Do you think or see in black and white while working with your camera?

I don't think I think or see in black and white when I shoot photography that's intended to be in black and white, but I probably do by extension, because I think I tend to focus on the subject almost in a way where color hues become shades.

Do you think about printing when you start working?

I don't often think about printing when I shoot photos, but I think it's a consequence of today's reality because it's a bit hard to afford to be able to think constantly about that. But if you start thinking about printing, when you shoot photos, it becomes very exciting because it offers a much richer way to have viewers consume your work.

And there is a whole process in between that might get you excited while you're shooting photography. I do think about printing when I start working, when I start shooting photos, but I often view it as almost a more intimate form of consumption because today's reality has become a lot more about digital consumption. It's usually quicker, it's usually smaller and but that but that all together almost elevates printing because it feels like a very special way of showing your work and sharing it and having people consuming it.

Mainly because from my perspective, I feel the same way about consuming photography in general. And keeping that insight while shooting or working that your work might be consumed, printed on a wall or in a book is very exciting. The reality of today's consumption is a little bit more digital, quicker and smaller, but in many ways it elevates printed work because it has that much more of a special experience for you as an artist, but for the other people, as a consumer, and keeping that insight when working or shooting, at least for me, is a very exciting experience.

Wide angle photo of person kicking towards the camera.

Photo: Alexandre Souêtre // Canson Baryta Prestige II and Hamburg Frame in Black With Passe-Partout

Which technique do you love the most when it comes to black and white photography?

To be honest. I'm not a very technical photographer. I've never been a very technical photographer. I didn't go to school for photography. I fell into it letting my instincts guide me. And I think in many ways I have the same approach when it comes to the way I'm going to shoot black and white photography and the way I'm going to process it and work on it and post.

And I think often the subjects, the composition and the overall mood that you get out of a setting in which you shoot photography tends to have an impact on how the black and white is going to feel in the end.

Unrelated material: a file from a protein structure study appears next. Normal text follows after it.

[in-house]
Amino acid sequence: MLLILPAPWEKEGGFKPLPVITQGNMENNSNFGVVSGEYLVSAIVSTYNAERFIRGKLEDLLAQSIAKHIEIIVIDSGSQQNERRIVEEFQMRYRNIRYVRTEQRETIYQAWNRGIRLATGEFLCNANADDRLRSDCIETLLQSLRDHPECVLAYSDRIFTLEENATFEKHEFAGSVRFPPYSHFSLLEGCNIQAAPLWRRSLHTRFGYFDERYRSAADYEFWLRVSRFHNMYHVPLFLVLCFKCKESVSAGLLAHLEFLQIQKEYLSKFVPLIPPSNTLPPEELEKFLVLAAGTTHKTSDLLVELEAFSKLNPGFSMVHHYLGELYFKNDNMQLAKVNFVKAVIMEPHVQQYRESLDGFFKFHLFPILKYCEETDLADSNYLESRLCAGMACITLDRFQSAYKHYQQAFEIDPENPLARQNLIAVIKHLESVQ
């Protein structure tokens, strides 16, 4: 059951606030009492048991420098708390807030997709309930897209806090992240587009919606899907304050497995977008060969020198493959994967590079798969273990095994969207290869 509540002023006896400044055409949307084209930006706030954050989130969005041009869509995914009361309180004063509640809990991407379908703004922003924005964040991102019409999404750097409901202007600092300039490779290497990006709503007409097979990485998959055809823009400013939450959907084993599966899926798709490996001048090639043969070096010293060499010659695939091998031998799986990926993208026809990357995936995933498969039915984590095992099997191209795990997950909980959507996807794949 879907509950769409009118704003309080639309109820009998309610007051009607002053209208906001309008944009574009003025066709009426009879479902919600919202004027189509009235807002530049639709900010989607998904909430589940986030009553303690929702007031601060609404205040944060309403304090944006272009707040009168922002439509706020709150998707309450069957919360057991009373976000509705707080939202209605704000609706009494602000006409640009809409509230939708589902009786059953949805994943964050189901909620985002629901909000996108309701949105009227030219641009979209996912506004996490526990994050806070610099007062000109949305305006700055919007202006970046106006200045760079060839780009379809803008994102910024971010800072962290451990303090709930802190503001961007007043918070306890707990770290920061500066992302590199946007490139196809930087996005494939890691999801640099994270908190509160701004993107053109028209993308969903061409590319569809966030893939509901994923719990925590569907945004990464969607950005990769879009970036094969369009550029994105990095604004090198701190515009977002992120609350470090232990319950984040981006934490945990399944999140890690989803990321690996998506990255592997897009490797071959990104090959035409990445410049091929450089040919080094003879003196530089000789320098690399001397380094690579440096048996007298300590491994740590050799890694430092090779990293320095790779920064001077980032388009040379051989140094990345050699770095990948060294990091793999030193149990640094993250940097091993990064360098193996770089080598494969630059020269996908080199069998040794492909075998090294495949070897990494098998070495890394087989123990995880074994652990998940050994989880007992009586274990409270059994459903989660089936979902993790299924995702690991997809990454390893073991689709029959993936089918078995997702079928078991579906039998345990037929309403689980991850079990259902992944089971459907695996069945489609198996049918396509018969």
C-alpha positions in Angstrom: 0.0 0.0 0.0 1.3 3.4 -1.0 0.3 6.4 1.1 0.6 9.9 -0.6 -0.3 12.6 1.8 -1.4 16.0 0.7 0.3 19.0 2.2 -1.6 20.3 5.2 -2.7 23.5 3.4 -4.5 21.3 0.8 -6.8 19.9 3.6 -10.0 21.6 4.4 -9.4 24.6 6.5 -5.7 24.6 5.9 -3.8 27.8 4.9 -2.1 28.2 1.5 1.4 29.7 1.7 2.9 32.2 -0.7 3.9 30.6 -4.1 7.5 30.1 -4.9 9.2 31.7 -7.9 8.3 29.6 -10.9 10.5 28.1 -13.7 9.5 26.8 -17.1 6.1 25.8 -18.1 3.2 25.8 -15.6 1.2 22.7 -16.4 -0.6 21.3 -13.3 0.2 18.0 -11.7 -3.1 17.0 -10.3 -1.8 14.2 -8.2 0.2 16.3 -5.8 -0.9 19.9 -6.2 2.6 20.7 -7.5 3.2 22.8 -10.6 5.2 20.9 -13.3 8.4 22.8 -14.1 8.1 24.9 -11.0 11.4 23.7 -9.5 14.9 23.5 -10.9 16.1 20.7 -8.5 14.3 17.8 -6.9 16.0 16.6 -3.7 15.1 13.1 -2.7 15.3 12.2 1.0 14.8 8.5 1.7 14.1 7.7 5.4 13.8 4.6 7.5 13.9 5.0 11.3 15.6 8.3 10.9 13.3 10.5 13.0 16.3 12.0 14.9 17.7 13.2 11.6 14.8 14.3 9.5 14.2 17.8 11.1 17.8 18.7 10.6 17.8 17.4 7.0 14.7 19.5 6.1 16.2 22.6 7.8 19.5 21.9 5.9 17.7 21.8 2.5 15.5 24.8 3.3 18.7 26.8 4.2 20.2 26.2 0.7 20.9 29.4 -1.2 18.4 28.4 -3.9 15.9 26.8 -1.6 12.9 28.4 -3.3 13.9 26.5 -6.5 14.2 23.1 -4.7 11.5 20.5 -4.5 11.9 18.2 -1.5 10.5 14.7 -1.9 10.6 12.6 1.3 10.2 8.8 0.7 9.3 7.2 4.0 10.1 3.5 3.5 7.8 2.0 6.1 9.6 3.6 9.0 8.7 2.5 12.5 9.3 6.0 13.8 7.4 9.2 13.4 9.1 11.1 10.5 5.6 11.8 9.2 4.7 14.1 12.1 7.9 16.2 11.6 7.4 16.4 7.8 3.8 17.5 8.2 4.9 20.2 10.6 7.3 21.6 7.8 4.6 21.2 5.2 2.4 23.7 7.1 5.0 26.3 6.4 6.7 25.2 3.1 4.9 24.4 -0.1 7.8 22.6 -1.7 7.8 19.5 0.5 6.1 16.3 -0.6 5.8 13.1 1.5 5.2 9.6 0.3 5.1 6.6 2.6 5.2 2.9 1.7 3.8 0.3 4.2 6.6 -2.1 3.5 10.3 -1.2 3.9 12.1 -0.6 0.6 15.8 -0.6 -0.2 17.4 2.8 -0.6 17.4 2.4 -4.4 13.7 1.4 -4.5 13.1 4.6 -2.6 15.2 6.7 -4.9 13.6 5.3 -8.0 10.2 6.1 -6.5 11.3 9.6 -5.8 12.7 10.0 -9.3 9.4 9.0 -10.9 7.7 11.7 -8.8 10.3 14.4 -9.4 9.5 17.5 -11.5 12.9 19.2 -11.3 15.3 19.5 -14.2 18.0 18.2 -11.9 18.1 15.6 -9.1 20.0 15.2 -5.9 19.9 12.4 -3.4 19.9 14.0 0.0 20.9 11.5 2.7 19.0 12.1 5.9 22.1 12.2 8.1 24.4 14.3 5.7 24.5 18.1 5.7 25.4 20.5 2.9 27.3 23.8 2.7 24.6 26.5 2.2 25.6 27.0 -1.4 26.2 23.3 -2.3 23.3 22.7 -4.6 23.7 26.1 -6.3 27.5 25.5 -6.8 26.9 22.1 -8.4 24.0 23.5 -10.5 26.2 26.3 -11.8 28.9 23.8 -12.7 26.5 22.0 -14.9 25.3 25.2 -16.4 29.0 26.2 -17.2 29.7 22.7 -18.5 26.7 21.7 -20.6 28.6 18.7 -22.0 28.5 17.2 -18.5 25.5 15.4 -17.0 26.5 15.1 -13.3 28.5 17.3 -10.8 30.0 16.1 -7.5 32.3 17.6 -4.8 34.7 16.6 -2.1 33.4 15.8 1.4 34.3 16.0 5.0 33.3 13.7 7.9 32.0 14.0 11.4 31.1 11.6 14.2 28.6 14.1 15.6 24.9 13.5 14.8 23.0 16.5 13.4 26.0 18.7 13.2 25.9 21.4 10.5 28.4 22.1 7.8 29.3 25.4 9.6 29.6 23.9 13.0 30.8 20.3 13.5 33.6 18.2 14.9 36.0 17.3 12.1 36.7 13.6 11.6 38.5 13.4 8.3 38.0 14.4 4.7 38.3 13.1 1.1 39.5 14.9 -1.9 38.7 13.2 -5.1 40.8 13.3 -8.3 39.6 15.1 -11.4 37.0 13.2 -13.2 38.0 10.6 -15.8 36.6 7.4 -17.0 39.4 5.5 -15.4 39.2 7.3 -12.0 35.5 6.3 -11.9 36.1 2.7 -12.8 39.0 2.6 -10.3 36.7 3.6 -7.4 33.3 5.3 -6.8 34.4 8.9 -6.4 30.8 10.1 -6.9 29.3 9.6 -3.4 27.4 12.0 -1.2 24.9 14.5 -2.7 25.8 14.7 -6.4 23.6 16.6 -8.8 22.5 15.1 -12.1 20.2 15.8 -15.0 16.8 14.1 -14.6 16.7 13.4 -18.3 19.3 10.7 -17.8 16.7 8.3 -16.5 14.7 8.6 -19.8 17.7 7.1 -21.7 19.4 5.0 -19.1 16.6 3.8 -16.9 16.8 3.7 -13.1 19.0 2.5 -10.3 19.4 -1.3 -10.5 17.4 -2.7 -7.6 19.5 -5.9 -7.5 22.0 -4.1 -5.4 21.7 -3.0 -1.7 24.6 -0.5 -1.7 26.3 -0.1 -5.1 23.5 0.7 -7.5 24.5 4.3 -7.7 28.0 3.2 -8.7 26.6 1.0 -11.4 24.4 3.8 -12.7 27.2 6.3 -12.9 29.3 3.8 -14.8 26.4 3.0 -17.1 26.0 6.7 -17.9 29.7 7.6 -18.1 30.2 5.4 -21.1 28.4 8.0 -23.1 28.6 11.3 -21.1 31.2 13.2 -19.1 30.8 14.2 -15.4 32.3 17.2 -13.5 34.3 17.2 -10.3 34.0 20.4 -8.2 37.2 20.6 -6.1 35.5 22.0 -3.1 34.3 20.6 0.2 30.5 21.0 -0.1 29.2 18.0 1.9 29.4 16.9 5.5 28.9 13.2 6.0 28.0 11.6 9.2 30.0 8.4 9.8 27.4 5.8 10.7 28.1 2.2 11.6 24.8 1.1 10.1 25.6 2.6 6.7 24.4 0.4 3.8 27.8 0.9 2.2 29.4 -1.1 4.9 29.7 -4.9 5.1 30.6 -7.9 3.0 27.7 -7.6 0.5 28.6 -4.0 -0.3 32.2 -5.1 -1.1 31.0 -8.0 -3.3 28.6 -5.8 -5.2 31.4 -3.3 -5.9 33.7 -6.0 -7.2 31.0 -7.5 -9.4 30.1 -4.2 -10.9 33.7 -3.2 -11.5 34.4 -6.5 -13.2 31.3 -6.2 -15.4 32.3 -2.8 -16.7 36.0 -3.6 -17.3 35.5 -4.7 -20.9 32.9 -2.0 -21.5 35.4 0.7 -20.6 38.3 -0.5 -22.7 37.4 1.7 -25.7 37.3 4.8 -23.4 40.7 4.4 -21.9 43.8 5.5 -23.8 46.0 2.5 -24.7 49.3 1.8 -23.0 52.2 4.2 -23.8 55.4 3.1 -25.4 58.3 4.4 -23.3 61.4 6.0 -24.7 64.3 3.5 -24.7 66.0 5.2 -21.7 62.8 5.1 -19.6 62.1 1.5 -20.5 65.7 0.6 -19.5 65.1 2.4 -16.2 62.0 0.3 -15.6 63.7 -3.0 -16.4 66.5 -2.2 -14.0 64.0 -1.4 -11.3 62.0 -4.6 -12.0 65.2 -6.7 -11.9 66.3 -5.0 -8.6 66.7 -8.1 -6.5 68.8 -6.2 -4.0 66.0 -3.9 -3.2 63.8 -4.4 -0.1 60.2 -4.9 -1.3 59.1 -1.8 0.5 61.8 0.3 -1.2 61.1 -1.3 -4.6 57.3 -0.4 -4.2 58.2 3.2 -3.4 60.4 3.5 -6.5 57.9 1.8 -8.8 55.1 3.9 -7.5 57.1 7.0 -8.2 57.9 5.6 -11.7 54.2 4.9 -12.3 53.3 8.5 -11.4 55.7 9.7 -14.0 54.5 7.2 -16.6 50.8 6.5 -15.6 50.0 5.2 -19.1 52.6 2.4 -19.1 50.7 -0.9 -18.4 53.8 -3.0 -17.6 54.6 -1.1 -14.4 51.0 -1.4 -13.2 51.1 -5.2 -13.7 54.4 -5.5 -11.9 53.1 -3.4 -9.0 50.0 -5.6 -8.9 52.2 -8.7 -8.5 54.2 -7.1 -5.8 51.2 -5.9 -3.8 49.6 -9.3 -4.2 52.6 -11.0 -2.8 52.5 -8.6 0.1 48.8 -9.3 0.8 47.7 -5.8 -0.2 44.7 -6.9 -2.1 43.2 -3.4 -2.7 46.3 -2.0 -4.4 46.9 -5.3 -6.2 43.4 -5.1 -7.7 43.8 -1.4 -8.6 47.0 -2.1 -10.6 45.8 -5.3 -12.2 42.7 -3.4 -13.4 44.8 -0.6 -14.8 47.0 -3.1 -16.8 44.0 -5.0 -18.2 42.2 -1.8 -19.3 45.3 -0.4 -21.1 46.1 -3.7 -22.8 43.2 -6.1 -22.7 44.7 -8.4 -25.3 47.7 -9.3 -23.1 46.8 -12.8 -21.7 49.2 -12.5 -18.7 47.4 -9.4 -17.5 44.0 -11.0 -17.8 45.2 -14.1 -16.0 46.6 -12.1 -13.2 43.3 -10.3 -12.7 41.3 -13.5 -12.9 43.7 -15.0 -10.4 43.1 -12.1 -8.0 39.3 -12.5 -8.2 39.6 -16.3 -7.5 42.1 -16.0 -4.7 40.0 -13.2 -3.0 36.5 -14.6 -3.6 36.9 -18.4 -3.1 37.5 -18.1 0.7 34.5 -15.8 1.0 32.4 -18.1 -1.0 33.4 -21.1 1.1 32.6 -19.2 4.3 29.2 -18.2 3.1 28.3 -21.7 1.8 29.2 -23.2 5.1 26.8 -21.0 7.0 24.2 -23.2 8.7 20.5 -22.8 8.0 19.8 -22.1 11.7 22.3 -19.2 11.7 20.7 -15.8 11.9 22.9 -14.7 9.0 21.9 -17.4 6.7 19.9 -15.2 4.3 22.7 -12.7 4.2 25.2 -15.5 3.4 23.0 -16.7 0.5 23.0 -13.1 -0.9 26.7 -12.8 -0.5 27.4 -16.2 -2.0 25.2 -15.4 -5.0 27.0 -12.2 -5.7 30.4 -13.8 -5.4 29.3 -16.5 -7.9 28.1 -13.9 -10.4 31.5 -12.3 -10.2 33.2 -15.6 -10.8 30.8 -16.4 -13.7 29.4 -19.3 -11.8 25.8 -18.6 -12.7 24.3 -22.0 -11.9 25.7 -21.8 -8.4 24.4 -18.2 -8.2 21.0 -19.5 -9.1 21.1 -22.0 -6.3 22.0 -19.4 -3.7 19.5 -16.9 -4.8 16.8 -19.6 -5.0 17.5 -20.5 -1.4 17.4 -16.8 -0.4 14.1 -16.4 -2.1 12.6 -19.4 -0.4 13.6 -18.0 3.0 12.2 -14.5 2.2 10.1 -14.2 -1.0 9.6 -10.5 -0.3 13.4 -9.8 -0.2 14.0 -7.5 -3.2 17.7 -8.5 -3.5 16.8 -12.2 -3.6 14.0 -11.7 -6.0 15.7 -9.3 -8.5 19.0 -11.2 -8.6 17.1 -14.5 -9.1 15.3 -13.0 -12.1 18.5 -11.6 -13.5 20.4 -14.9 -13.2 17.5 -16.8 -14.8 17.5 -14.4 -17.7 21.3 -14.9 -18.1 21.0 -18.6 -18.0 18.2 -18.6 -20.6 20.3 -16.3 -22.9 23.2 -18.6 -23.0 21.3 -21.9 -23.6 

If you had to choose one photograph, which would you choose?

There is a photo that I shot about two or three years ago that has been feeling pretty special to me and and especially looking back at it again and again, it keeps kind of intriguing me more so than other photos that I've shot, mainly because there is something, again, almost design in the composition about it, the shapes, the shading, the position of the subject.

And in many ways the way the way she chose to express herself, the way she chose for it to be framed because she angled herself, I think becomes a to me, a very interesting subject, because I realized looking at it from afar or up close, you get a very different experience. But either way, it kind of makes you want to keep looking at it and you keep finding very minor details. There's a little bit of hair showing on one side. There are a lot of textures. There are some shadings in the corners. I think it's interesting when you start drawing the eyes towards the corners sometimes as opposed to the center. And so, I think in many ways this photo feels like me. It feels like what I shoot, but it also feels like something very different. And it might be a happy accident, but I mean, it is a photo that I've been feeling pretty happy about.

What does printing your work mean for you?

Printing your work as a photographer is probably the greatest accomplishment. In many ways it feels like a completion, and I think it is a completion. I think photography was always meant to be: printed. Now we've maybe found other ways to consume it, but ultimately that's where it belongs. Whether it's in a book, whether it's on a photo paper, in a gallery, on the wall or in someone's home.

That's where photography belongs. When it comes to configuring photos on the wall, I tend to look at it in a more spatial layout way. I think in many ways, seeing photos on the wall from the corner of your eye or even looking at photos unintentionally while focusing on another subject is just as important as it is when you are actually intentionally observing a photo.

And so I think about it as something in the background just as much as I do in the foreground.

Which requirements do you have to an image when you configure a picture for your wall?  

When it comes to configuration for photography on the wall, I think it's very useful to have any kind of tool that gives you the ability to preview it the way it's going to be framed and the way it's going to be placed, because it's often something that we have a hard time picturing with photography ahead of time and when you look at something that feels right, you just know right away there's no hesitation.